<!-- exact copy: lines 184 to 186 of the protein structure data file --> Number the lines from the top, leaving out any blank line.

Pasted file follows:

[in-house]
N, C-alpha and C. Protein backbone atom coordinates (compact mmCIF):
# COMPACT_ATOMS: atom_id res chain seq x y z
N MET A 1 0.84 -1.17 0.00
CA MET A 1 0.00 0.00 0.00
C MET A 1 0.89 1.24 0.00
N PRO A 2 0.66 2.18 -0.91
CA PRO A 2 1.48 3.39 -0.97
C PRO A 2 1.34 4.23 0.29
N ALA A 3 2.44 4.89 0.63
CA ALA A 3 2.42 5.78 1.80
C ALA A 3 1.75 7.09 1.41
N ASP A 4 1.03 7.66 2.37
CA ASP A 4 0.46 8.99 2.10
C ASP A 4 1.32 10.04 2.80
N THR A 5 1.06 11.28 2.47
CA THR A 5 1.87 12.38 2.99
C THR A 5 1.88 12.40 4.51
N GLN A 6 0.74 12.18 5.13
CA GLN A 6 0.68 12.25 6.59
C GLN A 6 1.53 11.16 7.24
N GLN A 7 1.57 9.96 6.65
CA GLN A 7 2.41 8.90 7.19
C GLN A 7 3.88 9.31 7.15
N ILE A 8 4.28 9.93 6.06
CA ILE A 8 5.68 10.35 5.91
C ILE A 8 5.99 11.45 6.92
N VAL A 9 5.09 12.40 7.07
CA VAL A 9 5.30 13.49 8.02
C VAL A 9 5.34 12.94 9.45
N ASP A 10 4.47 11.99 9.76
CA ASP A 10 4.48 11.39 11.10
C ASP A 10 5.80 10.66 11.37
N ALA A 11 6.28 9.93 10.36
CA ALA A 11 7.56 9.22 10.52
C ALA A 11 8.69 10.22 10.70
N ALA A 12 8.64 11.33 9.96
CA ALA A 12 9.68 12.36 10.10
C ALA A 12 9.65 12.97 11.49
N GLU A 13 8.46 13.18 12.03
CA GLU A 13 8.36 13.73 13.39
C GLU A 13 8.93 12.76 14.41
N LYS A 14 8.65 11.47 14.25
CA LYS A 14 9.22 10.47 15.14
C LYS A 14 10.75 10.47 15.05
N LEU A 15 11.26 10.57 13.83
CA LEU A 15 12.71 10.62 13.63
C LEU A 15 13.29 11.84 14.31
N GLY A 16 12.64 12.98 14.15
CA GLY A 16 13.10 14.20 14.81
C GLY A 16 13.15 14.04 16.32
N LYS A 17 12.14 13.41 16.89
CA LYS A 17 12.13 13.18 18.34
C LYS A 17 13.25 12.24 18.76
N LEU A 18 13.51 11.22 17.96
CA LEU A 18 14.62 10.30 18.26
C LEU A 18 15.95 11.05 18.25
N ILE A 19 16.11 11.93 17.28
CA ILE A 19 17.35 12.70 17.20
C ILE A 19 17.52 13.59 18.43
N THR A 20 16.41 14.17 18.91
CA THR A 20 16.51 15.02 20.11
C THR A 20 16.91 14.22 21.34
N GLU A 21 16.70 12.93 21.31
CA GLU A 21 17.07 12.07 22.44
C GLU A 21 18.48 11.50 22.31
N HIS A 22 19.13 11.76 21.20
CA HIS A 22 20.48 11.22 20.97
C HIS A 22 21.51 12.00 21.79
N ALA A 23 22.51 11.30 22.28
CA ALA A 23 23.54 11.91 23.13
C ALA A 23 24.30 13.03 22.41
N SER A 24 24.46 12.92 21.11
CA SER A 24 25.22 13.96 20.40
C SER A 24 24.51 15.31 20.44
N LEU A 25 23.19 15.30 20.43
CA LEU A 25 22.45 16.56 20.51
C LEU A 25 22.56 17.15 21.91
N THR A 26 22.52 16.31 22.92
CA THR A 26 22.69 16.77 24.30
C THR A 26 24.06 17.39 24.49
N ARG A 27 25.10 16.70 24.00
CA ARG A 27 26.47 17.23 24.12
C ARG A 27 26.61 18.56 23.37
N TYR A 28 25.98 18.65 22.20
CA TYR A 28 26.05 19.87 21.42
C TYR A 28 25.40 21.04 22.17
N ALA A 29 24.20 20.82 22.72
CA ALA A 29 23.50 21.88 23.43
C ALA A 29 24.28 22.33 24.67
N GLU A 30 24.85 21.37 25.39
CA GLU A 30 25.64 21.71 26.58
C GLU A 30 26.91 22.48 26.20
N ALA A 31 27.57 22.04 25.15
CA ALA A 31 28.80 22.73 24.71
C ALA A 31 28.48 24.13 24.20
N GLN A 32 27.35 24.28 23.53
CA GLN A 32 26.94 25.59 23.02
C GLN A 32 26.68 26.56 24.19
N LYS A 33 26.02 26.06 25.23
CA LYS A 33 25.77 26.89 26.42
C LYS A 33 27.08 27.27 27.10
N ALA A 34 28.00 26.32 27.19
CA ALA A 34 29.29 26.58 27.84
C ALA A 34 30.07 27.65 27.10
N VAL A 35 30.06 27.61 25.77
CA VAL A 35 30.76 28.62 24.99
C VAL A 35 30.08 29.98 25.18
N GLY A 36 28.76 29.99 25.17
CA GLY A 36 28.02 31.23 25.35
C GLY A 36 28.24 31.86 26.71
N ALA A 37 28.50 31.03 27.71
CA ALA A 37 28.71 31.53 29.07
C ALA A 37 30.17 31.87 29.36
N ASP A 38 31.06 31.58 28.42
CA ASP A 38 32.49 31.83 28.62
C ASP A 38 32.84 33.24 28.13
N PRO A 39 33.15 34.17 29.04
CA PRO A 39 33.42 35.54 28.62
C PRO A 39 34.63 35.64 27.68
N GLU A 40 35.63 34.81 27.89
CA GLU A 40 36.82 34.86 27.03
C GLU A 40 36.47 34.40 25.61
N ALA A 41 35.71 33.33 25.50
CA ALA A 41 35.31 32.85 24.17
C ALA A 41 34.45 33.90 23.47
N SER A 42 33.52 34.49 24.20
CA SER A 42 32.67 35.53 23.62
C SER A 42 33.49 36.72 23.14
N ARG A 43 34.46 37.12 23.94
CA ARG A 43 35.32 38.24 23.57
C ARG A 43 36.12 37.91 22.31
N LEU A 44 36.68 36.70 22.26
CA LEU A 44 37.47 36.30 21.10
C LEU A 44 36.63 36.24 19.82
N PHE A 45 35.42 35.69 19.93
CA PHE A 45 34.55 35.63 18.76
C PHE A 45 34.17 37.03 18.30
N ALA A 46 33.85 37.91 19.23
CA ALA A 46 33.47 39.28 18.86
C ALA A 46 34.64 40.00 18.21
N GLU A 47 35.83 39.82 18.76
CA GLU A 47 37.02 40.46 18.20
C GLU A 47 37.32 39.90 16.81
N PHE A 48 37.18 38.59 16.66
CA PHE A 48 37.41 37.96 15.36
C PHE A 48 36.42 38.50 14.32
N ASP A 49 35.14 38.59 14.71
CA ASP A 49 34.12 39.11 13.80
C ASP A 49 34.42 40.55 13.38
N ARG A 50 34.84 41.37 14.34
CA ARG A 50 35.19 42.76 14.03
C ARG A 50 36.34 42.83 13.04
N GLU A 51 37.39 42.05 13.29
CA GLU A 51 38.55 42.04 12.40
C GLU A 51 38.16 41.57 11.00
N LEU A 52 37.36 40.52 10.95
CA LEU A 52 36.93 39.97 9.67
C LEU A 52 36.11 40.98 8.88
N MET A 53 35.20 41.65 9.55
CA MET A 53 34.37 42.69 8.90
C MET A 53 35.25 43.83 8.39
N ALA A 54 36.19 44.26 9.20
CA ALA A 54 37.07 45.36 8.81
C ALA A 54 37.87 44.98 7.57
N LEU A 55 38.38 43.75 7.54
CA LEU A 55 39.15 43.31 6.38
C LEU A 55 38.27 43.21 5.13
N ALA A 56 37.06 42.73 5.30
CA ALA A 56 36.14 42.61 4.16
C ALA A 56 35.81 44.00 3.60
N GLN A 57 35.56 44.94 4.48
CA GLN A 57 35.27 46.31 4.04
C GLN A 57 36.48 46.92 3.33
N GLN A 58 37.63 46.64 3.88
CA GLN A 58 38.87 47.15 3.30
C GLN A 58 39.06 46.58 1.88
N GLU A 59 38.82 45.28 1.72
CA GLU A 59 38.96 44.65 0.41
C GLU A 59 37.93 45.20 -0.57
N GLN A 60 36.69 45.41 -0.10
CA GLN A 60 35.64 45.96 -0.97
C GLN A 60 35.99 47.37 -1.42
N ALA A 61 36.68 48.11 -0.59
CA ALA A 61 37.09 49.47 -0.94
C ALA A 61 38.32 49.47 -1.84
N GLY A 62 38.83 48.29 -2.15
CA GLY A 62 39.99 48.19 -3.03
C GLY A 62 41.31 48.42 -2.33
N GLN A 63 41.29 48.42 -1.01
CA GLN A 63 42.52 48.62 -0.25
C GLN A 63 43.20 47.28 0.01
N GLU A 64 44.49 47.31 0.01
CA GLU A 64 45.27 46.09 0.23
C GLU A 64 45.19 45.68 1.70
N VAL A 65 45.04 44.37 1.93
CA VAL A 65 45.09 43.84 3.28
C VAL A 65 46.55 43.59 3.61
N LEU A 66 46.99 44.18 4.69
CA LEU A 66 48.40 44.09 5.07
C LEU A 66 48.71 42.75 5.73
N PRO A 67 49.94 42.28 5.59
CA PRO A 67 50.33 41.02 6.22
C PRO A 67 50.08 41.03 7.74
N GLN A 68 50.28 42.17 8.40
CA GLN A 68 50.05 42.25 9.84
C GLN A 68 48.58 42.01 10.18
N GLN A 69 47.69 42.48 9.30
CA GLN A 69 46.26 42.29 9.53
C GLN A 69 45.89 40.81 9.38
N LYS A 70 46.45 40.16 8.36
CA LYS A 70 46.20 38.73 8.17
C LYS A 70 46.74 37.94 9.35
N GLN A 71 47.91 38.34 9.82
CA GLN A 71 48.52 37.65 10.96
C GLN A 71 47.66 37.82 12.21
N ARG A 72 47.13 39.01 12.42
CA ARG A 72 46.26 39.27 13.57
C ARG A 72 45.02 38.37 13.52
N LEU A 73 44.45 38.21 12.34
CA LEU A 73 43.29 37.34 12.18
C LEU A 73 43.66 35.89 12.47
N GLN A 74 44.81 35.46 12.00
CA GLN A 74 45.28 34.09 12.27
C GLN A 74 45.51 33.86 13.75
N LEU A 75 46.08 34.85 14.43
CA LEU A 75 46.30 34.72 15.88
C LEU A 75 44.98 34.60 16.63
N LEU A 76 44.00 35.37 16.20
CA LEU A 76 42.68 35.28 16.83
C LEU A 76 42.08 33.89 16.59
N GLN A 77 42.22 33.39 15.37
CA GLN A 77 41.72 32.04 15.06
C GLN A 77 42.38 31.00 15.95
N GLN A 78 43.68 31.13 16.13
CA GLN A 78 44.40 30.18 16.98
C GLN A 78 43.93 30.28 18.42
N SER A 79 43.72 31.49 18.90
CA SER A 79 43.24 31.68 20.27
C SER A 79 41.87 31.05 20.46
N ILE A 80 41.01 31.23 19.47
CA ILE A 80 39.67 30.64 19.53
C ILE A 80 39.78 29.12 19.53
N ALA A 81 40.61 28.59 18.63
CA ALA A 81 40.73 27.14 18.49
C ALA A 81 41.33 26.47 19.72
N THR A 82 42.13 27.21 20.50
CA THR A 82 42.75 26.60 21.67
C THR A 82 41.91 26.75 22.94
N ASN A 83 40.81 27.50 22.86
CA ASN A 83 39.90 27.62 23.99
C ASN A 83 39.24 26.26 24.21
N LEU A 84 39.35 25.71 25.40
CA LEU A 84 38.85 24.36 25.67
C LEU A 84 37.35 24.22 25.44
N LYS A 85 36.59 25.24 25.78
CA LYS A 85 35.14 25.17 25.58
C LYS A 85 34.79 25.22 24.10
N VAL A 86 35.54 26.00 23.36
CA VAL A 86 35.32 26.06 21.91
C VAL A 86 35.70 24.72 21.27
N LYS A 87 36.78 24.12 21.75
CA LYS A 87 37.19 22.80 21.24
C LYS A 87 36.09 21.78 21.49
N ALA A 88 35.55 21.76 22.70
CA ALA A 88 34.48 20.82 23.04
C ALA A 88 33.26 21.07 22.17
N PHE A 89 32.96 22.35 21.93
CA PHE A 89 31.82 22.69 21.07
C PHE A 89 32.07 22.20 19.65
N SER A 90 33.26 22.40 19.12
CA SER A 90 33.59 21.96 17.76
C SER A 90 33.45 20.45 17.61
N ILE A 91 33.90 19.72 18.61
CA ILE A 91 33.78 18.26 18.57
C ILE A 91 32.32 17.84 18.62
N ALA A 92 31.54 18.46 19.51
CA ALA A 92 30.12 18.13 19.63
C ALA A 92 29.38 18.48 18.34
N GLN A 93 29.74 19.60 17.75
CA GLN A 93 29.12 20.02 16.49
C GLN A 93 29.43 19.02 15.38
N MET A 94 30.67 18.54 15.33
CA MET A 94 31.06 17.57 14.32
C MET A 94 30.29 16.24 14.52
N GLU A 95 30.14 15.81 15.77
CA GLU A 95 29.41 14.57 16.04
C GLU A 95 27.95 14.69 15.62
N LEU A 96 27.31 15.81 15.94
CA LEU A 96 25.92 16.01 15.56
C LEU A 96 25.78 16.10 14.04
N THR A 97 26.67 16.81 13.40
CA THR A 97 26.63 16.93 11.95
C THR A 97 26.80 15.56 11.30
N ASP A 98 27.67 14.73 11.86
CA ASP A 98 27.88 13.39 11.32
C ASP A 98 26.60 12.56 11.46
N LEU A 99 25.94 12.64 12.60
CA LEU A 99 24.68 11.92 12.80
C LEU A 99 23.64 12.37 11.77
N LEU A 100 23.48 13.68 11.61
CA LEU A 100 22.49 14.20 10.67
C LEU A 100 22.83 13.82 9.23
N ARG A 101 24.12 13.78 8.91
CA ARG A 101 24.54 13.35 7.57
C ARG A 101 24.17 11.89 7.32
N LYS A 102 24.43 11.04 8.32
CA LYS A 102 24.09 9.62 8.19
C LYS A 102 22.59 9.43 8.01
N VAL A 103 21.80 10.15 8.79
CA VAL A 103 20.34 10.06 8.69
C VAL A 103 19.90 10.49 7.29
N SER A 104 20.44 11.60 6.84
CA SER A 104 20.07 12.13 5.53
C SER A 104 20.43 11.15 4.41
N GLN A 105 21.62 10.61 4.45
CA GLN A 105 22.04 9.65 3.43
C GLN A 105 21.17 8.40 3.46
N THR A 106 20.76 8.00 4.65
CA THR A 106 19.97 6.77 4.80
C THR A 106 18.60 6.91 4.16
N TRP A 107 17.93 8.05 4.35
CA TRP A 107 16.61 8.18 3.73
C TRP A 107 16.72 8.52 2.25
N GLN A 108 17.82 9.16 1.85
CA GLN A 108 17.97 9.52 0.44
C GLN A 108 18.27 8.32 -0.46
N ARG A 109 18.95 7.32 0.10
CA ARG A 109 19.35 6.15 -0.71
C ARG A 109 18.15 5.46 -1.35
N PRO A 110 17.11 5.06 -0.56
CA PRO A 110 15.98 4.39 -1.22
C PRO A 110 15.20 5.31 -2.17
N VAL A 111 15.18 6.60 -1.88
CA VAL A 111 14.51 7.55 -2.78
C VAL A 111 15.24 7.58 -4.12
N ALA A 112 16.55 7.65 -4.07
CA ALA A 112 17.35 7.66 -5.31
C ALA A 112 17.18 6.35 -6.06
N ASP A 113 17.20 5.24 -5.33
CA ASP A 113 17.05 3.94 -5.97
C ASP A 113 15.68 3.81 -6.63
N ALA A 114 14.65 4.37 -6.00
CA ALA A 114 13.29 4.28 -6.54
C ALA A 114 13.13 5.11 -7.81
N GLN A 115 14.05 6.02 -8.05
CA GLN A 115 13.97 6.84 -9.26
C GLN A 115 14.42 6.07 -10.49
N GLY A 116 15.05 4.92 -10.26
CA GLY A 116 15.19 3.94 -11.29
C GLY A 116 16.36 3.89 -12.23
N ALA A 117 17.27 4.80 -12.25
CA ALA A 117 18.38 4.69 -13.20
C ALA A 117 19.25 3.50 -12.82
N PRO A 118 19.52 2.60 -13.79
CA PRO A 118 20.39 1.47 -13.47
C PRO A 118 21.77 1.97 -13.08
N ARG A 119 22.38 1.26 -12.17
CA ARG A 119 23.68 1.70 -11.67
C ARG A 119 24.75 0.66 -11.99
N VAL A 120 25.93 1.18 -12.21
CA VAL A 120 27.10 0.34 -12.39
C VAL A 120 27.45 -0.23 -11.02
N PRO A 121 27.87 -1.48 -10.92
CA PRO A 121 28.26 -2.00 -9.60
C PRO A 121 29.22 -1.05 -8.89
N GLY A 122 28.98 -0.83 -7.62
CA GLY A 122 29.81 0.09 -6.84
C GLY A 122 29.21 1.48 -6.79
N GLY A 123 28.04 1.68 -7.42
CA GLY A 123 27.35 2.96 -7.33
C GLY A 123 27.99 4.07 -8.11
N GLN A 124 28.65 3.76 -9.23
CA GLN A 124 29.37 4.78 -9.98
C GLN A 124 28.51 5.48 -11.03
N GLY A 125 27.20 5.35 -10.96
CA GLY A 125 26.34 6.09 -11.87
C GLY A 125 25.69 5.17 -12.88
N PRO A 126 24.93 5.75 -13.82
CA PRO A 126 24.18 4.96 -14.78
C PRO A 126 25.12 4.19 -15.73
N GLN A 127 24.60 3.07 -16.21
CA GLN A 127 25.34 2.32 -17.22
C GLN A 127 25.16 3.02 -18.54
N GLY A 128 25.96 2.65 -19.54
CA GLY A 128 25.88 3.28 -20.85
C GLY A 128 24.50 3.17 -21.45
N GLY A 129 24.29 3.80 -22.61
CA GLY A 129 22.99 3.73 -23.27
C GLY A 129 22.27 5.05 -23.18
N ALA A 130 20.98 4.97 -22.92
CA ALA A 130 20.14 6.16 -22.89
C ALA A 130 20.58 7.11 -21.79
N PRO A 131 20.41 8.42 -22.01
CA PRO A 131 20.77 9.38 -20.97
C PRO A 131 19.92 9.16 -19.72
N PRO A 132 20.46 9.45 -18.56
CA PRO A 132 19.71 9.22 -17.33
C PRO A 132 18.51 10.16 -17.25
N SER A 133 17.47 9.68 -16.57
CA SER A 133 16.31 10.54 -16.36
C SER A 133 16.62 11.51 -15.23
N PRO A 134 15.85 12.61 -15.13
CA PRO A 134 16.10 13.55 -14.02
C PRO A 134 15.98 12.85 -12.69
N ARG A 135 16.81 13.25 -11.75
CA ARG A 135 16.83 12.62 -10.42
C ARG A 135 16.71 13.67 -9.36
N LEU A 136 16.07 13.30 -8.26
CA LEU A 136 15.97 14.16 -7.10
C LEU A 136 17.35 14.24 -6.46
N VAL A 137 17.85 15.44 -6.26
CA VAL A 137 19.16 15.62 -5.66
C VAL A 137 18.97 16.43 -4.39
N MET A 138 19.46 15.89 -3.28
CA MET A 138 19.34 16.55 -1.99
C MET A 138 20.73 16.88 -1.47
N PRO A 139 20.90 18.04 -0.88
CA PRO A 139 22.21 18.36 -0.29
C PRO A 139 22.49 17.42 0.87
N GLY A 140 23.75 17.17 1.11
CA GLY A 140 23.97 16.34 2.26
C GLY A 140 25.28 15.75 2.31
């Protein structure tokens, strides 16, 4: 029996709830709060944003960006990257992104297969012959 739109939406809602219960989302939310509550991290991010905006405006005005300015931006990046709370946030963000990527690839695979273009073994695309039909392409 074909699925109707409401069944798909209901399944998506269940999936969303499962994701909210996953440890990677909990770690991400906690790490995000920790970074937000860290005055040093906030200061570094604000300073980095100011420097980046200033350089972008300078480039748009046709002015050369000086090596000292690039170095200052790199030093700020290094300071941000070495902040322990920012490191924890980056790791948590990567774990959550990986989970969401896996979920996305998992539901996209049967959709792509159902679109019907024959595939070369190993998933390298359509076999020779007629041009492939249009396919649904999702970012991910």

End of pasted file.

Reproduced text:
N ALA A 61 36.68 48.11 -0.59
CA ALA A 61 37.09 49.47 -0.94
C ALA A 61 38.32 49.47 -1.84